Well, you get two posts in one day from me because I just read the Salt Lake Tribune and saw the story about the Church editing Carlo Maratta’s painting to cover up Mary’s cleavage. This was painted in about 1680.

Call me naive, but I really thought the Church was past this kind of thing. I mean, they just edited For the Strength of Youth to remove some of the micro-managing of female bodies. Nobody has given a General Conference talk focused entirely on modesty in … a while. Um, I guess those are the only reasons I thought the Church was past this kind of thing.

This beautiful painting is reverent, respectful and beautiful. If the Church hadn’t edited it to cover Mary’s cleavage, I bet no one would really even notice that the painting shows cleavage. It certainly isn’t sexualized. She’s breast-feeding a newborn baby; breasts are functional and maternal in that context, not sexual. Here’s the Church’s version:

Can we please stop acting like women’s bodies are inherently sexual? Please? This is entirely unnecessary.

EDITED TO ADD: I should have done more research before posting this. It turns out that Carlo Maratta painted more than one version of this painting, and the Church used the other version, in which the original artist left out the angels and raised the neckline on Mary’s dress. Jack posted a link to the original painting found on the Museo del Prado website and I’ve inserted the image below. I apologize.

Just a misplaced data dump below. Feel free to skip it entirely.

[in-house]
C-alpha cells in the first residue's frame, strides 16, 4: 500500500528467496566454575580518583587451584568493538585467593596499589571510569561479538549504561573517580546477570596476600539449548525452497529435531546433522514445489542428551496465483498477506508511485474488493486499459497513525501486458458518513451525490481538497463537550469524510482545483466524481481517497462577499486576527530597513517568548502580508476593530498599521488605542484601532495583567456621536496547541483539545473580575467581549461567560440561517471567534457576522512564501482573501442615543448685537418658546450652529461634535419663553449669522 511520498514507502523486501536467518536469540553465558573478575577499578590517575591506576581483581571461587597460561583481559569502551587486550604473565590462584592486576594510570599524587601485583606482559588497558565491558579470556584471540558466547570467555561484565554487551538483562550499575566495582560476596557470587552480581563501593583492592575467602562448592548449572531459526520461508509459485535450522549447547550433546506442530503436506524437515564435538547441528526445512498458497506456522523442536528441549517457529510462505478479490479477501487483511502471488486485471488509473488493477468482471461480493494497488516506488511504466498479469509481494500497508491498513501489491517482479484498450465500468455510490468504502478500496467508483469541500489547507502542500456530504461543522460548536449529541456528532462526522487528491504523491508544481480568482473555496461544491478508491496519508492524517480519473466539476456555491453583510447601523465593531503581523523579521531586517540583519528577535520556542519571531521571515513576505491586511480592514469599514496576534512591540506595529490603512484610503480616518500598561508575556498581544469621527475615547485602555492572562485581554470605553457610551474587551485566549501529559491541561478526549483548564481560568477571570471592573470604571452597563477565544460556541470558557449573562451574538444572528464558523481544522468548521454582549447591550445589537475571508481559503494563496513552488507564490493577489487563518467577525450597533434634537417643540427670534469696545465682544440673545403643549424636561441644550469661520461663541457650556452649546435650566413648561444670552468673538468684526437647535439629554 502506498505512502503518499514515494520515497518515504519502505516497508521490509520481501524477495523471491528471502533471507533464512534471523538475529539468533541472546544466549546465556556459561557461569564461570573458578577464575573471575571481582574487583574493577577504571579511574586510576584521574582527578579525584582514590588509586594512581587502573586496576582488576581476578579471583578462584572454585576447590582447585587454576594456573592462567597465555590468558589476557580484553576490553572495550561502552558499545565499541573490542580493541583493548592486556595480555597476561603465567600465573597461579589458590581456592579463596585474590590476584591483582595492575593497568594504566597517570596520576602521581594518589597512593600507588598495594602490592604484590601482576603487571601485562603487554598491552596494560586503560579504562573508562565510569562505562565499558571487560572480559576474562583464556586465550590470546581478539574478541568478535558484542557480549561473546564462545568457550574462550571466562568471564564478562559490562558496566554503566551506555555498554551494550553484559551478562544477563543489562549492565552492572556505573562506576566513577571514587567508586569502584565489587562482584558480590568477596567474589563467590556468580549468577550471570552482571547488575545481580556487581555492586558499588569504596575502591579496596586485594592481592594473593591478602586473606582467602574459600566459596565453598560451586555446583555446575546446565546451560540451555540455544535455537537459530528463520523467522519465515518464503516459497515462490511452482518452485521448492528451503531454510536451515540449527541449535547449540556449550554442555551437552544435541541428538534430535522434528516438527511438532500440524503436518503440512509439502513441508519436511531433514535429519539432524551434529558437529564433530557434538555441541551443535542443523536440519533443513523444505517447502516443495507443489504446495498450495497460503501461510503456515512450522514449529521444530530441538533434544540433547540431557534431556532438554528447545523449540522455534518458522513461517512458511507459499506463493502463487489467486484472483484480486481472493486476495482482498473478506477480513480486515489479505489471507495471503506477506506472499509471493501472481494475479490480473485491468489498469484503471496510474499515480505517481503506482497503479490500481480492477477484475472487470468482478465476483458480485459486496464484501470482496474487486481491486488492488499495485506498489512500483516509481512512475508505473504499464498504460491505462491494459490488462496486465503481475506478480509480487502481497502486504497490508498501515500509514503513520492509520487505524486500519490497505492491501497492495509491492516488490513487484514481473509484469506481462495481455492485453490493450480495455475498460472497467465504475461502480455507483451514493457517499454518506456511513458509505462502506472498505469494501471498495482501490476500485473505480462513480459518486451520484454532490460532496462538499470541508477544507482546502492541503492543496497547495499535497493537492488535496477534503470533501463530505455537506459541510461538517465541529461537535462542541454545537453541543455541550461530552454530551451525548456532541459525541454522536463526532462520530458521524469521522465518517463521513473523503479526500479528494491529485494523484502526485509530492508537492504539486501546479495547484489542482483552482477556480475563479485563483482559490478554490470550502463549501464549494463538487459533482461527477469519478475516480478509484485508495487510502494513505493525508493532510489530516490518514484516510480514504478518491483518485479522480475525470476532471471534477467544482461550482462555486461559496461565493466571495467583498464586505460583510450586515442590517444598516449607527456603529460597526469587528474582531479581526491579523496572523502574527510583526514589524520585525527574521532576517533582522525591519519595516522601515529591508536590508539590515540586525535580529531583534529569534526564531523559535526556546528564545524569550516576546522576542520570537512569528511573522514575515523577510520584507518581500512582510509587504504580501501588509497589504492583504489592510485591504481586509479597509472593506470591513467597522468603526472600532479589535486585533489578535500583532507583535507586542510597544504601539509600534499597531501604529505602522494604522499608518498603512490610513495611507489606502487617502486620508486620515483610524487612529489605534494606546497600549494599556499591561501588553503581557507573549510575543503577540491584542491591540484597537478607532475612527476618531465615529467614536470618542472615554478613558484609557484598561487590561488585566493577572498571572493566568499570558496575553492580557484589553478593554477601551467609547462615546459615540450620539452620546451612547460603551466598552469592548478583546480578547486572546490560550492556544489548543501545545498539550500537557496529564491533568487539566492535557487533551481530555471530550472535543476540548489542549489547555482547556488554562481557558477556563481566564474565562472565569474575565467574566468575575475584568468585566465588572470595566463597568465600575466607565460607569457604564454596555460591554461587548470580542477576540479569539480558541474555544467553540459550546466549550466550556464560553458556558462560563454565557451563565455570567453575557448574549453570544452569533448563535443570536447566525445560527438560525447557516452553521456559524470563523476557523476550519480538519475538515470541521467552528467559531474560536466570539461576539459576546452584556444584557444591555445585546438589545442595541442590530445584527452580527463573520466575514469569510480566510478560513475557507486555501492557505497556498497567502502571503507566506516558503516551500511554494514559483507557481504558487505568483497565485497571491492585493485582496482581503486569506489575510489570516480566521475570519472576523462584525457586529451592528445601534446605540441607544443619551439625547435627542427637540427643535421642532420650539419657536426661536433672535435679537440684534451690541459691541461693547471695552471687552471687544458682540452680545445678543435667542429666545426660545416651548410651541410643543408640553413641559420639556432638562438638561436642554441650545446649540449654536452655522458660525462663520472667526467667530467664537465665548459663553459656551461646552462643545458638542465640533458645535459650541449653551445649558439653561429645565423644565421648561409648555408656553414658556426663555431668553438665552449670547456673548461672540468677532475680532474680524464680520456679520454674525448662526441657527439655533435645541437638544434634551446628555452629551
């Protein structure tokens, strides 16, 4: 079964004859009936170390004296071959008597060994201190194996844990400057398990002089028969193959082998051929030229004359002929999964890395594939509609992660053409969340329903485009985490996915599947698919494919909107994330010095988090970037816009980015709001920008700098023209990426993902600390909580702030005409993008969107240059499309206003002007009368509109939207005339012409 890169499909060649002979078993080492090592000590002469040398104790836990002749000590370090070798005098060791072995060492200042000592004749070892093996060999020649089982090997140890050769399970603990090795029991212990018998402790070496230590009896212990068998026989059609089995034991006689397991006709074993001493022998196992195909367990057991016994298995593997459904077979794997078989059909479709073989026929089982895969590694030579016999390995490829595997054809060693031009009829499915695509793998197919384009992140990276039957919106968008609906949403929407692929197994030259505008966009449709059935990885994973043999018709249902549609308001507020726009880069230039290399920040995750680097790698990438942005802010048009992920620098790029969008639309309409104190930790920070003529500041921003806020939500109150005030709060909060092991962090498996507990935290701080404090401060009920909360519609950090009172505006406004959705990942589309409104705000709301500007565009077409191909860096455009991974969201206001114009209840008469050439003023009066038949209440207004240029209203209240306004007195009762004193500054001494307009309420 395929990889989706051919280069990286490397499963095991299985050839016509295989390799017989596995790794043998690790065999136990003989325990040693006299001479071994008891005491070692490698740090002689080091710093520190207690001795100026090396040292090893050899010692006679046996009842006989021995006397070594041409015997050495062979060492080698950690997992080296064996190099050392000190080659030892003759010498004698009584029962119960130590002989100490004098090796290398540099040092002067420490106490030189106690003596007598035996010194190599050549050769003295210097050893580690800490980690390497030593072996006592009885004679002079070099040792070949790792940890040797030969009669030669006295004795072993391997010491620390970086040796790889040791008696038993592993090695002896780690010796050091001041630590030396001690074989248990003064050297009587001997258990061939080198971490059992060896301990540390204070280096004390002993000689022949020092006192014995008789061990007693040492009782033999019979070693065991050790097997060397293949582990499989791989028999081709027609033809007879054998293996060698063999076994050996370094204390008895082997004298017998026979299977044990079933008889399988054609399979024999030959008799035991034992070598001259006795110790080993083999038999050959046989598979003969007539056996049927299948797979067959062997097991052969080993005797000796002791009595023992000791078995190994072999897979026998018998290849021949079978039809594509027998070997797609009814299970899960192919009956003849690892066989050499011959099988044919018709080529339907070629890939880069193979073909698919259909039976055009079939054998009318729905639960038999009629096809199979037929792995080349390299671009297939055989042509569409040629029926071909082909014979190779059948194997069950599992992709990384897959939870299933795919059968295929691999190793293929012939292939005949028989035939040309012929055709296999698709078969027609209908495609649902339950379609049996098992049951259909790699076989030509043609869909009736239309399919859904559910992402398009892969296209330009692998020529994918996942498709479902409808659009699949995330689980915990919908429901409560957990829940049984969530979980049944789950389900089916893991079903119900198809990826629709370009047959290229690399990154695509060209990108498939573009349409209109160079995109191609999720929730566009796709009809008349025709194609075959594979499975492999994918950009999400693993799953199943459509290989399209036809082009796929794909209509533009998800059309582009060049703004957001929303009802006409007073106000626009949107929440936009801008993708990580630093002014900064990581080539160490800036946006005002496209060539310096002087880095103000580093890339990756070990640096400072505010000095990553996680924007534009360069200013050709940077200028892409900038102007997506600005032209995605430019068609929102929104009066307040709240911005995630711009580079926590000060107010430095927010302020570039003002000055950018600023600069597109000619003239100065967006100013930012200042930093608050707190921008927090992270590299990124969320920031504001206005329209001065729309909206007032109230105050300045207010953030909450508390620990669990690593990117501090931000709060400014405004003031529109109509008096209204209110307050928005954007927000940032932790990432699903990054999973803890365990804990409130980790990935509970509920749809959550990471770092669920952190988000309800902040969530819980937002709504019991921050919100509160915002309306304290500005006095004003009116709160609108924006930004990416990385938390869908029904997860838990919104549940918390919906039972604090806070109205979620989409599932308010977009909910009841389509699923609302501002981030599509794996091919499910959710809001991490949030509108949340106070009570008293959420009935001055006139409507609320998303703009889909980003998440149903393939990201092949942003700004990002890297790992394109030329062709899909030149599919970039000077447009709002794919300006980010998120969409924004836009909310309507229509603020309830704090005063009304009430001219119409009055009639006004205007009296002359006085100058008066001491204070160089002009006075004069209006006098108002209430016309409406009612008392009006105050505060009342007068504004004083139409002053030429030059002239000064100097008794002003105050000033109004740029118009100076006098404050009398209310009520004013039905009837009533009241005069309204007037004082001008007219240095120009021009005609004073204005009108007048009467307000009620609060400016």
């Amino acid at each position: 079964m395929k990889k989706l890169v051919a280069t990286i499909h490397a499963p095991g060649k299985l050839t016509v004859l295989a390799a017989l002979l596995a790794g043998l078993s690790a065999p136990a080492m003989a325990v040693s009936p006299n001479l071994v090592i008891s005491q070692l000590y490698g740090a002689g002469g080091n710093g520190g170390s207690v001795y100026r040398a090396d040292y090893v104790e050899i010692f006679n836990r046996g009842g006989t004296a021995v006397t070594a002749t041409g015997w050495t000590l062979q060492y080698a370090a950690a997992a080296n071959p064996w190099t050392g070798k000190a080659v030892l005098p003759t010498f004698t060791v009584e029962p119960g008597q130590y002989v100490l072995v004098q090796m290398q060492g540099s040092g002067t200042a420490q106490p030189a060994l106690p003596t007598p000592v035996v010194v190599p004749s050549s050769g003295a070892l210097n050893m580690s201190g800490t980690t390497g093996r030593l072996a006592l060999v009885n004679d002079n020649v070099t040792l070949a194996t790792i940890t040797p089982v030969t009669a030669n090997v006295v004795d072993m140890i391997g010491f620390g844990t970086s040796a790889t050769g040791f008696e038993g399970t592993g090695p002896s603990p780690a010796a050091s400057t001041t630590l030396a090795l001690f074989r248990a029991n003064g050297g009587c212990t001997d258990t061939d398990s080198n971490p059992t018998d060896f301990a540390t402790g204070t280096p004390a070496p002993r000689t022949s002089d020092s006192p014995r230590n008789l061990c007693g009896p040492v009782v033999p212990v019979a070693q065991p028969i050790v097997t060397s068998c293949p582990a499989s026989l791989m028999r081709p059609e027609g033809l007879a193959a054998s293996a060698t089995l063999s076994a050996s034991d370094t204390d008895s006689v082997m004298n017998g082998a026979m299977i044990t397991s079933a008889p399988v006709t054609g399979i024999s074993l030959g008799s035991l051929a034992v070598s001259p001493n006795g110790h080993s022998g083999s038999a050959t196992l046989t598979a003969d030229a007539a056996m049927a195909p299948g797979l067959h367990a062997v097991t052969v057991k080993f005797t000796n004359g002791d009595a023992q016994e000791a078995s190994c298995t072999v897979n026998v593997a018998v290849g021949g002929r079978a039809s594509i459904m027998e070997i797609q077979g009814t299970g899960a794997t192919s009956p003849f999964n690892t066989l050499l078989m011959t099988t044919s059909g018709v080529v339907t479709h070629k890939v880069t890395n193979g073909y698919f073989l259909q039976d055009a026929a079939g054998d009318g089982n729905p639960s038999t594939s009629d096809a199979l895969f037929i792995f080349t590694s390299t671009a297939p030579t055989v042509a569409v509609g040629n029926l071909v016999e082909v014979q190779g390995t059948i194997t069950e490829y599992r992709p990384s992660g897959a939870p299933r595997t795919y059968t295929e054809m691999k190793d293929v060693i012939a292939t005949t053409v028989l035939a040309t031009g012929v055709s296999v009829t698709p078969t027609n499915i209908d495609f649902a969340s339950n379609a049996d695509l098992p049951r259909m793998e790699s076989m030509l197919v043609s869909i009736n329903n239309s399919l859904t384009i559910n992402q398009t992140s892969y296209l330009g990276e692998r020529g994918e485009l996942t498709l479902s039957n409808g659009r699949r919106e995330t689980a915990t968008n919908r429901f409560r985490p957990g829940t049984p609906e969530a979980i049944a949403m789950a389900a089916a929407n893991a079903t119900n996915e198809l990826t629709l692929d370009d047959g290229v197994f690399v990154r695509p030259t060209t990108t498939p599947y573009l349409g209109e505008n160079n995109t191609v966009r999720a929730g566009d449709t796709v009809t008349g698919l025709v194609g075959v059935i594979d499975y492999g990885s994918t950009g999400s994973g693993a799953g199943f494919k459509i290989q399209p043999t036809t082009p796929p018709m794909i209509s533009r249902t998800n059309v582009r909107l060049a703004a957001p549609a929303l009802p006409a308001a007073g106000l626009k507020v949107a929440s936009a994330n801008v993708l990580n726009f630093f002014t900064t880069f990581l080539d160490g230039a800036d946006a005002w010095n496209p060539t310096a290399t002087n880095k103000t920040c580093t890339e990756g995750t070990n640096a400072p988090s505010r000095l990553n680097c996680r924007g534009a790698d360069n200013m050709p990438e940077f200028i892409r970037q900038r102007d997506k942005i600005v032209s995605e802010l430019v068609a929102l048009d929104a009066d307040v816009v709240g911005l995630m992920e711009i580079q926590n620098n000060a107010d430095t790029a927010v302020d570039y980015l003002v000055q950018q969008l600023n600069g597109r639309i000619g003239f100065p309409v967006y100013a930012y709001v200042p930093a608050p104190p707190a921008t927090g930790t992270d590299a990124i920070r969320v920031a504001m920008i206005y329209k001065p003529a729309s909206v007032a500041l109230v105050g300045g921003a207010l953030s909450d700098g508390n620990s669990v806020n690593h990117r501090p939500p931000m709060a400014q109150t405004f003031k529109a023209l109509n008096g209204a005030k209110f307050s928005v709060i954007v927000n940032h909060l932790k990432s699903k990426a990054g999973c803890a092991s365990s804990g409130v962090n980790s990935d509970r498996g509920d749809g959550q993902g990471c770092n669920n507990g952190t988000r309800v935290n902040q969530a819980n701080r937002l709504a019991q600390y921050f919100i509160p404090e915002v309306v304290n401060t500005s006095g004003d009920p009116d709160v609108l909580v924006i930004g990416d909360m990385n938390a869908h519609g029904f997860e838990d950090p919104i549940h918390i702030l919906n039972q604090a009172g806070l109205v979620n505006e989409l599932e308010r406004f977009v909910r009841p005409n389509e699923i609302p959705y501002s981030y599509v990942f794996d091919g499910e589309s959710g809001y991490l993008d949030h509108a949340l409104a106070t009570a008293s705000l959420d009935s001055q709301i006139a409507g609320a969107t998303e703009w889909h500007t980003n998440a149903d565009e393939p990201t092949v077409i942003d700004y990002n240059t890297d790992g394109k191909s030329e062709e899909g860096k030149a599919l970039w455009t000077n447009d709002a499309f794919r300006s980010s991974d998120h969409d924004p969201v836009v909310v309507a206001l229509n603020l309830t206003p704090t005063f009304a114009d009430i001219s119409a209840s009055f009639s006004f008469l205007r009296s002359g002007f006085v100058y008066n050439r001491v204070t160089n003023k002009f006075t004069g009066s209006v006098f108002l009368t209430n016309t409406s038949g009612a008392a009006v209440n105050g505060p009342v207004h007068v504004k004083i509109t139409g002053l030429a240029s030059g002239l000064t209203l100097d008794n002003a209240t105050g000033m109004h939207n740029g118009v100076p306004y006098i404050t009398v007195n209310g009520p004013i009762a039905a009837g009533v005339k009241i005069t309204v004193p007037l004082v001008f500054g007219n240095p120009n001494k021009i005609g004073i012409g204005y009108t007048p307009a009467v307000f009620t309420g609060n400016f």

One thing that does puzzle me though, the Salt Lake Tribune article said that the image was originally available on the Church’s website as part of a packet of nativity images that members could download, and that the Church removed the image from its website when the SL Trib asked about it. Perhaps the person who selected this version of the painting wasn’t consulted by the PR folks before the image was removed? It seems that an explanation about the different versions of the painting done by the original artist would have solved the issue.